Photo of one of the ships preserved with its cargo – now totally excavated and removed, the timbers being placed in storage.

(Double click to see details)

One always expects the amphorae to have contained wine, but examination of the contents showed that many of them contained fish bones, showing that they contained garum – the fish sauce that was the Roman equivalent of Marmite – and was wildly popular and was even more valuable as a cargo than wine.

 

The boats were not clinker built as were the contemporary Viking boats to the north, but were built by the traditional Mediterranean habit of fastening planks together with wooden pegs.  Here is a joint between two planks which is barely visible.  (Double click to see details)

 

Plan of the excavations.  The mainline Marmaray project runs diagonally across, where as the Metro project is at the top right.  The position of the individual boats is marked.

A number of jetties projected out into the harbour.  Here are some of the stakes driven into the harbour bed to support a jetty.

 

 

 

 

 

Here viewed from above the long line of one of the jetties can be seen, marked by the projecting stakes.

 

 

 

 

Horses were intensively used in unloading the ships and carrying their cargo to the warehouses.  The horses were mostly young, but were worked very hard as the abrasions on their mouths indicate.  When they dropped dead, as many of them did, they were unceremoniously dumped into the harbour.  Here is the skeleton of one of these horses.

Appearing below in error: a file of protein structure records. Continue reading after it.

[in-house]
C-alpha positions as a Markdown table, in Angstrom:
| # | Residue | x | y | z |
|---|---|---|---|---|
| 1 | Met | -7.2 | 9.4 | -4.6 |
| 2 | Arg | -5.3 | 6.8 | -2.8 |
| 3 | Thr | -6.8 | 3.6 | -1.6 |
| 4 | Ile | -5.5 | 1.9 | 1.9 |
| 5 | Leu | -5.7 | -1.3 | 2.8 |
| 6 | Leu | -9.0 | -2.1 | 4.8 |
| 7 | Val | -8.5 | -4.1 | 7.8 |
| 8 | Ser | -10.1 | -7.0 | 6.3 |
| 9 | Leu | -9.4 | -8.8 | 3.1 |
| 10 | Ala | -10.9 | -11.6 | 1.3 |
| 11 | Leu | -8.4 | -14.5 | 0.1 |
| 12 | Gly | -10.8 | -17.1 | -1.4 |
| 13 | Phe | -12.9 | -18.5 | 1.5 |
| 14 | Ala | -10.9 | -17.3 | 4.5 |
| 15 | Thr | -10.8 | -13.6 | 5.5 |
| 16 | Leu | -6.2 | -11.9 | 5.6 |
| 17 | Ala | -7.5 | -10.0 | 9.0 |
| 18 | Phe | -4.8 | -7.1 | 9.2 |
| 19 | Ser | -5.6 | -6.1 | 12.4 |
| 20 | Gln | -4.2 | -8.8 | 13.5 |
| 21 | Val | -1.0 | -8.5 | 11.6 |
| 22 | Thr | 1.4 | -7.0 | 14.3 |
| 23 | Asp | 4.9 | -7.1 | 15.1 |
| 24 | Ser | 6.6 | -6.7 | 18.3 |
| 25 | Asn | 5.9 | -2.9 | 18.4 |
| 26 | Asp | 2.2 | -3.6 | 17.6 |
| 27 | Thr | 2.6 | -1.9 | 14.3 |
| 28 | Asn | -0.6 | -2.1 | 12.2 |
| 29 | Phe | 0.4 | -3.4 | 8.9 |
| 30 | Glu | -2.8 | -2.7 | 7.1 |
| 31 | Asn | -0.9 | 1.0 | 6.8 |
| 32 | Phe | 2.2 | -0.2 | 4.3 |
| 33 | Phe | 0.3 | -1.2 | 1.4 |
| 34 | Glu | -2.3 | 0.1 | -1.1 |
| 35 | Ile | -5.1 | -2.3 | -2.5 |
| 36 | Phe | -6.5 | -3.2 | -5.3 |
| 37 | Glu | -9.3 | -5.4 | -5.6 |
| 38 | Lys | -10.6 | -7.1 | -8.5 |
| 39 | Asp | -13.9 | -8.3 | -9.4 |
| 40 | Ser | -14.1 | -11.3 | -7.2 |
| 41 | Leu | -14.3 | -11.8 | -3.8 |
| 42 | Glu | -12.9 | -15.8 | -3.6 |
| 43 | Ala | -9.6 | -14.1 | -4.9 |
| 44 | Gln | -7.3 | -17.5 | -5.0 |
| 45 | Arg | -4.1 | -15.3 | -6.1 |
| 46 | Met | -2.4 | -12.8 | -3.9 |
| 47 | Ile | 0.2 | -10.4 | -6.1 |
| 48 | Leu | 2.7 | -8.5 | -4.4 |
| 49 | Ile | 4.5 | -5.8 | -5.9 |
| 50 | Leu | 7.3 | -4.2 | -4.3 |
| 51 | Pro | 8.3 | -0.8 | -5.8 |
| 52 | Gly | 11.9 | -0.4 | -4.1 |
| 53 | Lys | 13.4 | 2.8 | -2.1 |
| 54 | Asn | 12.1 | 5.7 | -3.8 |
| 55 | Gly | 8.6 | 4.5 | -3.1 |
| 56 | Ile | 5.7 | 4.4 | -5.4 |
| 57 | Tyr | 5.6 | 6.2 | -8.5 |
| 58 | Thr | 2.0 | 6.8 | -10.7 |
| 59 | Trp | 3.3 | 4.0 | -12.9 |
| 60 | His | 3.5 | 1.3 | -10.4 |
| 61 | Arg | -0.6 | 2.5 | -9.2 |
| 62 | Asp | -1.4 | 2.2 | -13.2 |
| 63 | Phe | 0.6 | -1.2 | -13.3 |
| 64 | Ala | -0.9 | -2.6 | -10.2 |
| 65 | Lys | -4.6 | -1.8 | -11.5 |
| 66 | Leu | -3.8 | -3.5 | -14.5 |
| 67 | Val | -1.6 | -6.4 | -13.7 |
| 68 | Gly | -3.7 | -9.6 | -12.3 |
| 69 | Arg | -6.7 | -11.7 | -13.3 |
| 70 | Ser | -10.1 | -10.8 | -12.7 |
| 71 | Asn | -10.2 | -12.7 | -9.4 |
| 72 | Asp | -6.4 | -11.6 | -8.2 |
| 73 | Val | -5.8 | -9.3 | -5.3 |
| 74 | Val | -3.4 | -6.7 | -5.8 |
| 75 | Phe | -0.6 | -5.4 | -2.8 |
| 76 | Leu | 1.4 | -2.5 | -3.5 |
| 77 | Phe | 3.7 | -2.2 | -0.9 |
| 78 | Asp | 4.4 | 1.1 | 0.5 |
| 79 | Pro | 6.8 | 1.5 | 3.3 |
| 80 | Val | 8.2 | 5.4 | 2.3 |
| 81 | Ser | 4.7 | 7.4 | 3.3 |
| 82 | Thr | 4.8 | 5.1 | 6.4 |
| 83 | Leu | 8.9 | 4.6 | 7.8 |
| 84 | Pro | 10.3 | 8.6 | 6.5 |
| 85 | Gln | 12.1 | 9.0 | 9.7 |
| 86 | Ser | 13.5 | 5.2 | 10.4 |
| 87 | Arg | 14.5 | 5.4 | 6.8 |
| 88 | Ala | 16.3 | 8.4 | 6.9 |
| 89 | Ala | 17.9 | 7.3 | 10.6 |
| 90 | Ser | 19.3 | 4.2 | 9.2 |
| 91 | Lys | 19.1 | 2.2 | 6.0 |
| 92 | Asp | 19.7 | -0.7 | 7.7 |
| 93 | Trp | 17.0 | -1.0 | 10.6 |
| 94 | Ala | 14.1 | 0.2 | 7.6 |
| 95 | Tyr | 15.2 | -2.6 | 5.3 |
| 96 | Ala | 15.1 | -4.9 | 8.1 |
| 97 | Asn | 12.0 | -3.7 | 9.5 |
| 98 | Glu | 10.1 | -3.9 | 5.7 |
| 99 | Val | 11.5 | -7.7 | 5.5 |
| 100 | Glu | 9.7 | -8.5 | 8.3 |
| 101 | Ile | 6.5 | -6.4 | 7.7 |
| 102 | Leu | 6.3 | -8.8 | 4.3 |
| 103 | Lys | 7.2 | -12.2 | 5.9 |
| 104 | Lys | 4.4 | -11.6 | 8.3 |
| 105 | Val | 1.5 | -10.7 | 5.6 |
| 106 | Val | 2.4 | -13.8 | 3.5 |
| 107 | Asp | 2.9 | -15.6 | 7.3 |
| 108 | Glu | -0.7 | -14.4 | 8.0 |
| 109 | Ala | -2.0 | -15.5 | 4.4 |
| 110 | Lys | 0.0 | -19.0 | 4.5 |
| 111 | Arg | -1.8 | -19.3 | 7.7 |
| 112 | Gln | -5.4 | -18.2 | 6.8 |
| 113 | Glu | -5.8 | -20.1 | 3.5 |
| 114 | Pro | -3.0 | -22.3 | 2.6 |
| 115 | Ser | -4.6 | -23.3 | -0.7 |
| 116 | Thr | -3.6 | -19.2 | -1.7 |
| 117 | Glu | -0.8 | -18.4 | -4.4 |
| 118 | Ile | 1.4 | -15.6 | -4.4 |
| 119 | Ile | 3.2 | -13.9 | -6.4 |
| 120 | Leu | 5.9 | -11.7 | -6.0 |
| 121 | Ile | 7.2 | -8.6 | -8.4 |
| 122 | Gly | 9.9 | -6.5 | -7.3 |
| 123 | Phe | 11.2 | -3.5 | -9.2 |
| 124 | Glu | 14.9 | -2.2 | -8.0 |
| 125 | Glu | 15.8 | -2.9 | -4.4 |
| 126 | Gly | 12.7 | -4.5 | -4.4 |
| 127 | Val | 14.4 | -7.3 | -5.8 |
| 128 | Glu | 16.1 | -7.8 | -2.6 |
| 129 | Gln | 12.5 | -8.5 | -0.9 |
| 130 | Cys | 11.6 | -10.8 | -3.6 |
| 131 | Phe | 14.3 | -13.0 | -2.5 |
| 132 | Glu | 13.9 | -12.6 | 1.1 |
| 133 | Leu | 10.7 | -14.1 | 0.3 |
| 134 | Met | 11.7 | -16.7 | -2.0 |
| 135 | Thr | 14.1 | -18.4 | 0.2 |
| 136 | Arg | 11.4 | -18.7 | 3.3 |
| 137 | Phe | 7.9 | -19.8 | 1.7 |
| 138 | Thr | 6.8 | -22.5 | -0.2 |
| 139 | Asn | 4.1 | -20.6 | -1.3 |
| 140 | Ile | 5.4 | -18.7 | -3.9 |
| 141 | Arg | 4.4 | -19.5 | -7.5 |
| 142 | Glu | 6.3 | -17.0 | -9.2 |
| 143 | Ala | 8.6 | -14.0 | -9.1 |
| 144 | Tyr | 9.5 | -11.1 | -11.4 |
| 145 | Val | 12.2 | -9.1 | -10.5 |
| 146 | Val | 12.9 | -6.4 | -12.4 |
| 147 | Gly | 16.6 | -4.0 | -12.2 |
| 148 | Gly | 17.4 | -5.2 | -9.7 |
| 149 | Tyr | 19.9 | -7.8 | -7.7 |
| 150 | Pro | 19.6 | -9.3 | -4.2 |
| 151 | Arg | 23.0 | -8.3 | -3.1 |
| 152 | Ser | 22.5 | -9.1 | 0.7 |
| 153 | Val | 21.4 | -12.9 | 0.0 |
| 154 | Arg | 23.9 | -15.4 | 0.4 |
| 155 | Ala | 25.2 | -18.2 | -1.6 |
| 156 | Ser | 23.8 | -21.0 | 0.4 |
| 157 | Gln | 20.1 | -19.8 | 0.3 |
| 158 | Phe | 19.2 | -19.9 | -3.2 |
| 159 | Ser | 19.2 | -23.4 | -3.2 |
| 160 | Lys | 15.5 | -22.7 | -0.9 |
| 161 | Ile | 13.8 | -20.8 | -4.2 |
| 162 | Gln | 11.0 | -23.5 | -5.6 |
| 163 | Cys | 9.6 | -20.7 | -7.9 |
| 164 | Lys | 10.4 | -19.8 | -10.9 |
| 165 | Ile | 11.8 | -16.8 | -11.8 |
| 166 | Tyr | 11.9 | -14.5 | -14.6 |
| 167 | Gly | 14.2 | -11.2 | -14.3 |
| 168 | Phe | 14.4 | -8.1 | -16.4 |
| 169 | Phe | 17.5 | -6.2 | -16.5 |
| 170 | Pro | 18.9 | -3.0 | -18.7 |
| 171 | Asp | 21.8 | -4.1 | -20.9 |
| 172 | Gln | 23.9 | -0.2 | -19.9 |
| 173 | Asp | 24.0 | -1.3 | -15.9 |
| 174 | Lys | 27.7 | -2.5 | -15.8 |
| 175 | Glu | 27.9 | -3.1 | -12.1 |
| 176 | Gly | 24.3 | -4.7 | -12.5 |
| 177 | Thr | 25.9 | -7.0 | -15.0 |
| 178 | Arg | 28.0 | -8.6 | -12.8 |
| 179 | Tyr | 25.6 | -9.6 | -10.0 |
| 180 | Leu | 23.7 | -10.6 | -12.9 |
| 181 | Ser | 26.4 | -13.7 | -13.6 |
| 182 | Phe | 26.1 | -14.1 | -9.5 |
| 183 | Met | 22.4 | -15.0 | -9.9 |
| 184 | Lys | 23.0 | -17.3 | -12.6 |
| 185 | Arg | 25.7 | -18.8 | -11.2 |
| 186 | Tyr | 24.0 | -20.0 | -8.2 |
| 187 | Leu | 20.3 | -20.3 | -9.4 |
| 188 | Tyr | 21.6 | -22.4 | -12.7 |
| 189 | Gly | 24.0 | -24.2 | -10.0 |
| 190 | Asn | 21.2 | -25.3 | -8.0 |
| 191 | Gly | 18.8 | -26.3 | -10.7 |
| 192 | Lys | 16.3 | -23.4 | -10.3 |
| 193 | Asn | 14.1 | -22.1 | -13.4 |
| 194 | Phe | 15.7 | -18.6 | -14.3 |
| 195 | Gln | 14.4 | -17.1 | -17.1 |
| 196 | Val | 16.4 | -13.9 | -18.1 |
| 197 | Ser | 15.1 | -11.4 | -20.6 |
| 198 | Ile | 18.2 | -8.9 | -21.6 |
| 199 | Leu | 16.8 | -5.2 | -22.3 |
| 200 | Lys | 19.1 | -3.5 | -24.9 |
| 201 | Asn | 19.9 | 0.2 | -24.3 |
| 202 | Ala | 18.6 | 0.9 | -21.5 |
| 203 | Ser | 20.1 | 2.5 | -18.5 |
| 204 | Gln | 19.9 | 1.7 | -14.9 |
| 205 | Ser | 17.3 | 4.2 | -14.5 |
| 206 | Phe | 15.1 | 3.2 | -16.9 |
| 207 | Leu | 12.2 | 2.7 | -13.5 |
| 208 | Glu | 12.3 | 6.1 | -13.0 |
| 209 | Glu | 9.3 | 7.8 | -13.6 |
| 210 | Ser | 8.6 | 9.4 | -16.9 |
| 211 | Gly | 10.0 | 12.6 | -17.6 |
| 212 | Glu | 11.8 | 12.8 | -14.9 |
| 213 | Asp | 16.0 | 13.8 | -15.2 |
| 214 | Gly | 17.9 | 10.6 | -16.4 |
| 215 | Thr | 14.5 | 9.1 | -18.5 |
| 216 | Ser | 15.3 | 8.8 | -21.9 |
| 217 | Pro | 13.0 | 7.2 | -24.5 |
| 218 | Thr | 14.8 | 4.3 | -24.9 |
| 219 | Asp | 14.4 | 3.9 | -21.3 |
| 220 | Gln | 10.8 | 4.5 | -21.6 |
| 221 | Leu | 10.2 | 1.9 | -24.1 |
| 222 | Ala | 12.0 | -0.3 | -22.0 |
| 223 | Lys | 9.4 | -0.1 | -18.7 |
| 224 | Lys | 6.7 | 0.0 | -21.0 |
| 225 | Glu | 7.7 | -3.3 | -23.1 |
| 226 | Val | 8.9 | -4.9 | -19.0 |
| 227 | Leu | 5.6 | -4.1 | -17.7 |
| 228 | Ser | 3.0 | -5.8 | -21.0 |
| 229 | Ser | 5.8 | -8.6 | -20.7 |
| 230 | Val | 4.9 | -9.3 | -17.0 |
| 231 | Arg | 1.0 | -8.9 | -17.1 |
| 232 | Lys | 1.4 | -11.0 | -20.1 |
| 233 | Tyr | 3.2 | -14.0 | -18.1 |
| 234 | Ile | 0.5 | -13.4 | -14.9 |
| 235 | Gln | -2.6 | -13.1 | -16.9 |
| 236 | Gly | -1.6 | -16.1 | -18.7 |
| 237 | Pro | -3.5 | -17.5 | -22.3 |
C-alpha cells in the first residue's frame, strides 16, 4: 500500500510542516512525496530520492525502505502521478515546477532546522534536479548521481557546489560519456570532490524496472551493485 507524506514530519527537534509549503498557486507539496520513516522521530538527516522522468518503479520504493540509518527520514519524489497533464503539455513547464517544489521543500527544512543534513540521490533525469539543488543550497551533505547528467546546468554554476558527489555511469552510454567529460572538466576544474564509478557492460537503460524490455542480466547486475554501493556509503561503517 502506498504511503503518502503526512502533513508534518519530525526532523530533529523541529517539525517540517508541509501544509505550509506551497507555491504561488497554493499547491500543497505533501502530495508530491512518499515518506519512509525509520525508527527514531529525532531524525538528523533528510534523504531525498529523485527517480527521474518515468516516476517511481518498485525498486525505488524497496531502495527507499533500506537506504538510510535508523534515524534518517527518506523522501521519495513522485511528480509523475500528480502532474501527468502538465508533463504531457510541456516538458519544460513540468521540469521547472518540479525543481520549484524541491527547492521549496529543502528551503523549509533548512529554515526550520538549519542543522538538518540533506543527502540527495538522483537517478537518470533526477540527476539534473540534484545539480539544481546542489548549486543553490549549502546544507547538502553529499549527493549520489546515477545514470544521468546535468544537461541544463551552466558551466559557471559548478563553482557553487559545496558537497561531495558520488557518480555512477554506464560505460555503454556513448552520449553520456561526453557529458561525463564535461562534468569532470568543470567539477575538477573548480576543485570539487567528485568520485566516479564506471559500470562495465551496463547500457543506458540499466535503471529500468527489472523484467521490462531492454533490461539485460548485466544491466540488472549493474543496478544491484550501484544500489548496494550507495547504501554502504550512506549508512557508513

Underlying the Byzantine harbour there were still earlier remains of an extensive Neolithic settlement.  This is one of the most spectacular Neolithic remains.  The crouched burial of a young lady aged 20 – 30, one of three such burials studied in the course of the excavations.  She was enclosed in a wooden coffin, but just outside the coffin was a large urn containing the remains of a cremation.  Both appeared to be contemporary and it appears that inhumation and cremation rites were practised side by side.

 

Our guide who showed us round the excavations, Seda Ulger, is a Neolithic specialist and here she shows one of the Neolithic pots that have been excavated.

Neolithic finds are made extensively in Istanbul and it would appear that the peninsular was intensively occupied in the Neolithic period.  But these excavations have provided the first opportunity for a proper excavation of these Neolithic finds.

In addition to the urns there were numerous bone objects such as spoons, and also numerous pottery mouldings of the legs of animals preserved as pottery fragments.

 

But the most surprising Neolithic discoveries were numerous footprints placed in the wet mud along a stream and then immediately covered by a flood.  Over 500 footprints have been discovered and excavated, most of them as here wearing sandals.

 

 

 

 

The excavations have produced huge numbers of finds, some of them complete vessels from the cargo of the ships and also from the living vessels of the mariners.  But huge numbers of ordinary finds are stored in these finds boxes, stacked two meters high awaiting eventual examination.

 

The huge task of publication lies ahead together with the provision of a museum to display all the boats when they are finally conserved.

Here Wendy leaves the excavations walking between the high stacks of finds boxes.  The fines cleaned and labelled, awaiting further study.

We will be hearing reports about the results of the work for many years to come!